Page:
The decision to involve those officials could be perceived as threatening the independence of U.S. spy agencies that are supposed to remain insulated from partisan issues, as well as undercutting the credibility of ongoing congressional probes. Those officials saw their involvement as an attempt to correct coverage they believed to be erroneous.

The effort also involved senior lawmakers with access to classified intelligence about Russia, including Sen. Richard Burr (R-N.C.) and Rep. Devin Nunes (R-Calif.), the chairmen of the Senate and House intelligence committees. A spokesman for Nunes said that he had already begun speaking to reporters to challenge the story and that, “at the request of a White House communications aide, Chairman Nunes then spoke to an additional reporter and delivered the same message.”

Unlike the others, Nunes spoke on the record and was subsequently quoted in the Wall Street Journal.

In other words, this isn't Bannon trying to get rid of Priebus or any court intrigue here, this is full-blown panic mode in the Trump regime, drafting both House and Senate Republicans to put heavy pressure on the FBI and journalists to make the Trump regime's ties to Russia disappear.

Needless to say, the Washington Post is not playing ball.

Time for that special prosecutor, folks.

Friday, February 24, 2017

Last Call For Trump's America

Ian Grillot, hiding behind a table, counted the gunshots. When he thought the gunman was out of bullets, he jumped up to pursue the man. 
But the man who opened fire inside Austins Bar & Grill about 7:15 p.m. on Wednesday night still had one round left, and he used it to shoot Grillot. The bullet went through the 24-year-old Olathe man’s hand and into his chest. 
“I guess I miscounted,” Grillot said Thursday from his hospital room, in a video released by the University of Kansas Health System. He had acted, he said, to try to stop a man who had just shot two other bar patrons, one of whom died. 
“I wasn’t really thinking when I did that,” Grillot said. “It was just, it wasn’t right, and I didn’t want the gentleman to potentially go after somebody else.”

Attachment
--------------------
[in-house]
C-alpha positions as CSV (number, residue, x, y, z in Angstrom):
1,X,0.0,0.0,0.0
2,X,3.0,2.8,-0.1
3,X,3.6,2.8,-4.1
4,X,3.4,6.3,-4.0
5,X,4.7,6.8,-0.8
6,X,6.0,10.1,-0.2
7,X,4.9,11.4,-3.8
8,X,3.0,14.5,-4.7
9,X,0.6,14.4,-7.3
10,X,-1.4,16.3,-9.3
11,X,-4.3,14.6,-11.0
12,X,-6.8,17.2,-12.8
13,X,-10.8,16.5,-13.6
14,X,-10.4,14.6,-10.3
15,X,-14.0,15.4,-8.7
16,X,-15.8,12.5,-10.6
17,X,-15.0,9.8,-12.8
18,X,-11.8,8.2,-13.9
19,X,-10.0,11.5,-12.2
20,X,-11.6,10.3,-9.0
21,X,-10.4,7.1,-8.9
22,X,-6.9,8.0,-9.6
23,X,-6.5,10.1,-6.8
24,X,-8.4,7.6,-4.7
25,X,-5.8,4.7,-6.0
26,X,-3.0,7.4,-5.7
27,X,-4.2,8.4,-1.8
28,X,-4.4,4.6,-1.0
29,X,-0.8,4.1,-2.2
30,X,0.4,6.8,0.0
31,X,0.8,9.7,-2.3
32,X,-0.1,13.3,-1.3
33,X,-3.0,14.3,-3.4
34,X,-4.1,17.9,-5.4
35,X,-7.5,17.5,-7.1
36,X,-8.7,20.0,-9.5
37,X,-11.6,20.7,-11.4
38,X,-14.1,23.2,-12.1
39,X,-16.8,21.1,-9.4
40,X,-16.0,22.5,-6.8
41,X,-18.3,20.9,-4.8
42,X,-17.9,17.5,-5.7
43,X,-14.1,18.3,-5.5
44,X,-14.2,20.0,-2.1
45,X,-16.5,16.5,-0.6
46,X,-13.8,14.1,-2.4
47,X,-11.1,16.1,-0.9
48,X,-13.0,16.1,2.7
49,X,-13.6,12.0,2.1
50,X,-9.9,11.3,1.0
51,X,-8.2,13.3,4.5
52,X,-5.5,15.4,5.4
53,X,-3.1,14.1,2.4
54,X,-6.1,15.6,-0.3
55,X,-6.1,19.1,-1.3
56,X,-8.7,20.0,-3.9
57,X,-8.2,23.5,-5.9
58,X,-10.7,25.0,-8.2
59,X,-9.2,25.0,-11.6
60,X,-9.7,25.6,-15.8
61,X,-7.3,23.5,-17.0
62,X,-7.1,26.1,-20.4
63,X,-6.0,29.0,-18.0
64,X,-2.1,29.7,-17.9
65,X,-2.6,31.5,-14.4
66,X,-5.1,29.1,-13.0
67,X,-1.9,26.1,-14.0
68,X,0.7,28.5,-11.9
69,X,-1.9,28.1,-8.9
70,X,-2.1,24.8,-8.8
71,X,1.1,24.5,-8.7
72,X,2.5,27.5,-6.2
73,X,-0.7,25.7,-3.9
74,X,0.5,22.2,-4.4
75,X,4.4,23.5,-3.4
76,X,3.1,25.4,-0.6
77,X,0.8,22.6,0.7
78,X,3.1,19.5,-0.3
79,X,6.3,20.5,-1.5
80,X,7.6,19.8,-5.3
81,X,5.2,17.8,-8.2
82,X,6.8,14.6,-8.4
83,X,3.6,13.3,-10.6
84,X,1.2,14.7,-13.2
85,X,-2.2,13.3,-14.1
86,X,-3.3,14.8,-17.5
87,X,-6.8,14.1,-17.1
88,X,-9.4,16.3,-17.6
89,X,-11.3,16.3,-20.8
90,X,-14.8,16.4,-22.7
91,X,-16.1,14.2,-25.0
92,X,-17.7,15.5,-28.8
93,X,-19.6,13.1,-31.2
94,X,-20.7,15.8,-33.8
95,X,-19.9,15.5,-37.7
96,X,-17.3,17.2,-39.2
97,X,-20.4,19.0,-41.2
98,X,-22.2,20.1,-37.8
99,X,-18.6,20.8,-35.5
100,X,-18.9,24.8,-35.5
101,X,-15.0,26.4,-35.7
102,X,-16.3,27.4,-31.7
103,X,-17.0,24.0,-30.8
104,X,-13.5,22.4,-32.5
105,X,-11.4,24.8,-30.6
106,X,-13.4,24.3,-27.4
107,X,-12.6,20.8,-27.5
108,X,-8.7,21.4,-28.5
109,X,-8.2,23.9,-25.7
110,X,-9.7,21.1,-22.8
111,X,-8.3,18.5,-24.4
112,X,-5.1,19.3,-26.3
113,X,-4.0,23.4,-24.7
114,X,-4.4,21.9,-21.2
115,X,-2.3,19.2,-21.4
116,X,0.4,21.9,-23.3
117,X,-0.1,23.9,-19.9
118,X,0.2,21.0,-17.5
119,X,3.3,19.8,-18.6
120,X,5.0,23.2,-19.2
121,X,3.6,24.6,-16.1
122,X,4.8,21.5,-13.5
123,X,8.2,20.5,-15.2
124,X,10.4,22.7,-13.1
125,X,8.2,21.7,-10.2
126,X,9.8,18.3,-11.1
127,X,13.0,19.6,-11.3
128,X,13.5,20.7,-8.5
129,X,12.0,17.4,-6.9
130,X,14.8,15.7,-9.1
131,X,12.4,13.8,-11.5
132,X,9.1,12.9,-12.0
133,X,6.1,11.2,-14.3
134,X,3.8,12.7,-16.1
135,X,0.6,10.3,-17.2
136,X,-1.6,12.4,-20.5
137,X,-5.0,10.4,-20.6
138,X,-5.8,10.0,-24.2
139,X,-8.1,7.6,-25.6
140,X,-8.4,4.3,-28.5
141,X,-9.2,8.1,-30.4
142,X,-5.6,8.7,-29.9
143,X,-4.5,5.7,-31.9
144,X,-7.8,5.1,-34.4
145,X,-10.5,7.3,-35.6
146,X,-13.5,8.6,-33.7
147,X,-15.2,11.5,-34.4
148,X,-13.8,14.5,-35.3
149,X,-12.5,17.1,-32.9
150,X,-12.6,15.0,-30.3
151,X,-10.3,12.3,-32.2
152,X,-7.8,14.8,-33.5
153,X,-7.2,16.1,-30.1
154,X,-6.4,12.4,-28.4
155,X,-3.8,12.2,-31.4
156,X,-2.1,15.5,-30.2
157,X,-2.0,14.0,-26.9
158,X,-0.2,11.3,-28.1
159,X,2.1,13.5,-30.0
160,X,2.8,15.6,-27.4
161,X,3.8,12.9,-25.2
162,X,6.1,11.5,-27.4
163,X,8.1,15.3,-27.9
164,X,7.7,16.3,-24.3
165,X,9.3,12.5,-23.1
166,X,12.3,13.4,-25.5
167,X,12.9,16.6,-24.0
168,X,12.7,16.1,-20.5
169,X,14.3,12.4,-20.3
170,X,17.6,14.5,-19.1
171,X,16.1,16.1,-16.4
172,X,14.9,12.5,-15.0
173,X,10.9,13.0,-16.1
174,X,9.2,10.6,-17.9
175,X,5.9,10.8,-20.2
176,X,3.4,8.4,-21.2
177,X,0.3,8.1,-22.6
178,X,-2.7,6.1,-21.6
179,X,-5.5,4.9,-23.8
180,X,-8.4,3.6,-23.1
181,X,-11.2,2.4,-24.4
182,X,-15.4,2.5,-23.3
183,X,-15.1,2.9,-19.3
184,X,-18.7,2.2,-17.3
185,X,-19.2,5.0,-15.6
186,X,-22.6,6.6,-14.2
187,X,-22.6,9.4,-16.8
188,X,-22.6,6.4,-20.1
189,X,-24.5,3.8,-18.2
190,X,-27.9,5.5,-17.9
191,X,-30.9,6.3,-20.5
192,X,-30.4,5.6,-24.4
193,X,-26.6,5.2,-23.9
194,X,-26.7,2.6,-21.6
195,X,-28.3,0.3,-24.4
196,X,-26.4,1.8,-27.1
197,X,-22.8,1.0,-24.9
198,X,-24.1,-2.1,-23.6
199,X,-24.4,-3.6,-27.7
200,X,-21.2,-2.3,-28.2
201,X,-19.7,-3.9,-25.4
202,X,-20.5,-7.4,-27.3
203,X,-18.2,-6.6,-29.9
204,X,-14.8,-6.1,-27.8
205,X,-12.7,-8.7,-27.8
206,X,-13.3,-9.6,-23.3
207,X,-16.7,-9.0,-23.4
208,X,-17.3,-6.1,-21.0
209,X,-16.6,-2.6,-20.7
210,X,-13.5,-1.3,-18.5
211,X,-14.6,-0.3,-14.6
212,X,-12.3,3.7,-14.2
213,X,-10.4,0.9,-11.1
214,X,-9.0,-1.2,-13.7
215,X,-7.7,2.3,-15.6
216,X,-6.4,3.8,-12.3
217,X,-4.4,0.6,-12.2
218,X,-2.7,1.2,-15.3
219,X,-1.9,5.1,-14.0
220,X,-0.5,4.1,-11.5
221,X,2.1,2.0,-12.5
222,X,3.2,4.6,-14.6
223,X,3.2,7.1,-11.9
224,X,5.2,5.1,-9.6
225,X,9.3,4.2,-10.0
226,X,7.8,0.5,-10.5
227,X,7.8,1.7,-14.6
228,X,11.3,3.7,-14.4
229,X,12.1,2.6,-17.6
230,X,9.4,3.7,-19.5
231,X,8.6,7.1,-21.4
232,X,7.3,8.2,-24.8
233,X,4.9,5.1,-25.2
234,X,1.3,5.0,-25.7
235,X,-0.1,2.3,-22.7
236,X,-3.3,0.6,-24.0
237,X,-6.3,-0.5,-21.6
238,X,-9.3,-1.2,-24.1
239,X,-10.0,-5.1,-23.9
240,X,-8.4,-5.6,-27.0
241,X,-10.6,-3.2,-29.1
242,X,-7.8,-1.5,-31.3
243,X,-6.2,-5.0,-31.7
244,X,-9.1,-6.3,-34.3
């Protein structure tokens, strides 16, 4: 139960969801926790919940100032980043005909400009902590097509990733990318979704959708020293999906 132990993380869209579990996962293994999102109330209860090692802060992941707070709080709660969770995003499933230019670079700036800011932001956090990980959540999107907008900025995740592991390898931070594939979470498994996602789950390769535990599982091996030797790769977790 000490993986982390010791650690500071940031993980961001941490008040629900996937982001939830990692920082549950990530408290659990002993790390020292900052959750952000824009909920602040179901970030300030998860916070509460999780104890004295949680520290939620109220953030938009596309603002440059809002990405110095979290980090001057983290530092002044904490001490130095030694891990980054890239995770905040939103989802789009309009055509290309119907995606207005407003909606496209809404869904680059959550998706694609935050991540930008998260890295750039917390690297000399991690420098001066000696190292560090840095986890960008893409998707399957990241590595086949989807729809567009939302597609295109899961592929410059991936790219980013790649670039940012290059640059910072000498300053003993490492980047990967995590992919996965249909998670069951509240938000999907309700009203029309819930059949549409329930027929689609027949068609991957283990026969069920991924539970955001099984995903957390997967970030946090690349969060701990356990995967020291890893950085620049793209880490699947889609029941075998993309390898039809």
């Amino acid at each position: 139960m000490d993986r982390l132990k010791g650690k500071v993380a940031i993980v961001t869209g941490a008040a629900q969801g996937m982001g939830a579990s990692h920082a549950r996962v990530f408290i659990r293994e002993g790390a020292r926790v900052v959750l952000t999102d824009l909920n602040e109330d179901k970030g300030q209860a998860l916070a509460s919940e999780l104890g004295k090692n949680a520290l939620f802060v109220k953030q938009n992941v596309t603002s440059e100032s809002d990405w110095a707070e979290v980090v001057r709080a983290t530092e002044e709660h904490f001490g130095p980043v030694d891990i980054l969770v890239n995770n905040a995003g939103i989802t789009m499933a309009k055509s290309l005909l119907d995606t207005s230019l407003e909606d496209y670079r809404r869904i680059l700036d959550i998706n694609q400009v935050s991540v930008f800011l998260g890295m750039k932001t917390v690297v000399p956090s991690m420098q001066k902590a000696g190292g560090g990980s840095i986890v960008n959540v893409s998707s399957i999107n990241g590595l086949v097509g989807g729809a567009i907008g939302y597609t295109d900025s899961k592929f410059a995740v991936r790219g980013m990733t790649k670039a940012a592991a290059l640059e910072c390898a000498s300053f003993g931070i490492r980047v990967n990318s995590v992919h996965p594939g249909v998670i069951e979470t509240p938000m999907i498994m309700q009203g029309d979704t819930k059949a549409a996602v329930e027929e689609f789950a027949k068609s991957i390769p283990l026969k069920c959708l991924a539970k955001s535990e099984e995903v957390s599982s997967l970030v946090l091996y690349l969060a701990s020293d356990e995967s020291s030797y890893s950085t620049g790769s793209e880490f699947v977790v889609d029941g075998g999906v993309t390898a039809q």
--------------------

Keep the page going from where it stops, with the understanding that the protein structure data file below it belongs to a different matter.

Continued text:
Grillot, a 2010 graduate of Olathe North High School, remained hospitalized in stable condition and is expected to recover. Employees at Austins Bar & Grill said they weren’t surprised that Grillot, a bar regular there to watch a basketball game, stepped up to defend the two men when another was spouting racial slurs at them. Grillot was known by some employees to be the calm guy to defuse tense situations. 
Grillot’s sister, Maggie, recounted the shooting in a Facebook message to update friends and others on his condition. 
“He tried standing up for two people who were being wrongly bullied,” Maggie Grillot wrote. 
Grillot was inside the Austins patio area when a man directed derogatory, racial statements at two men. At one point, suspect Adam Purinton, 51, of Olathe, was kicked out of the bar and then came back in “to open fire,” according to Grillot’s GoFundMe page.

Purinton is the Missouri man who allegedly shot Grillot and two Indian engineers at Austins while screaming "Get out of my country".  One of those engineers, Srinivas Kuchibhotla, is dead.  Purinton faces murder and attempted murder charges.  But it's Missouri, so hate crime charges?  Probably won't happen.

And if you're somehow expecting the Trump DoJ and Jefferson Beauregard Sessions to step in and do the right thing, well...

You've got another thing coming, America.

This is our country now.  You should be ashamed of it.

Read more here: http://www.kansascity.com/news/local/crime/article134581204.html#storylink=cpy

Read more here: http://www.kansascity.com/news/local/crime/article134581204.html#storylink=cpy

Bannon Presses The War

Meanwhile at this year's CPAC, the yearly conservative hootenanny where Republicans hang out with their Bircher buddies, Trump regime propaganda minister Steve Bannon is happily declaring war on America's free press, vowing to exterminate anyone who doesn't agree with Dear Leader Donald.

Even Chris Cillizza is starting to catch on.

It's no secret that Stephen K. Bannon, the past chairman of Breitbart News and now a senior strategist to the president, is behind much of Trump's anti-media rhetoric. The idea of the media as the “opposition party” or the “enemy" — two phrases Trump has used of late to describe those who cover him — is pure Bannon. 
So, there was no reason to think that Bannon was going to be anything but confrontational with the media during a joint appearance with Trump White House chief of staff Reince Priebus at the annual Conservative Political Action Conference on Thursday afternoon. 
But, even by Bannon's standards, he seemed to ramp up his attacks on the media and offer a very clear message to political journalists: You think this is bad? Just wait. 
“It's going to get worse every day for the media,” Bannon said, insisting that the “corporatist” media would continue to see Trump pursue exactly the sort of economic nationalism that journalism allegedly despises. Then he added this call to arms: “If you think they are giving you your country back without a fight, you are sadly mistaken.” 
The message from Bannon was unmistakable: The enemy of Donald Trump and those who think like him is not, really, Democrats but, in actuality, the media. And the only way to combat the media is to fight like hell against them on everything and anything. 
As I've noted before, presidents (and their staffs) always have an adversarial relationship with the press. The administration insists the press isn't telling the story of the White House right. The press complains about a lack of access to the key players in the White House. It's been that way for as long as I can remember.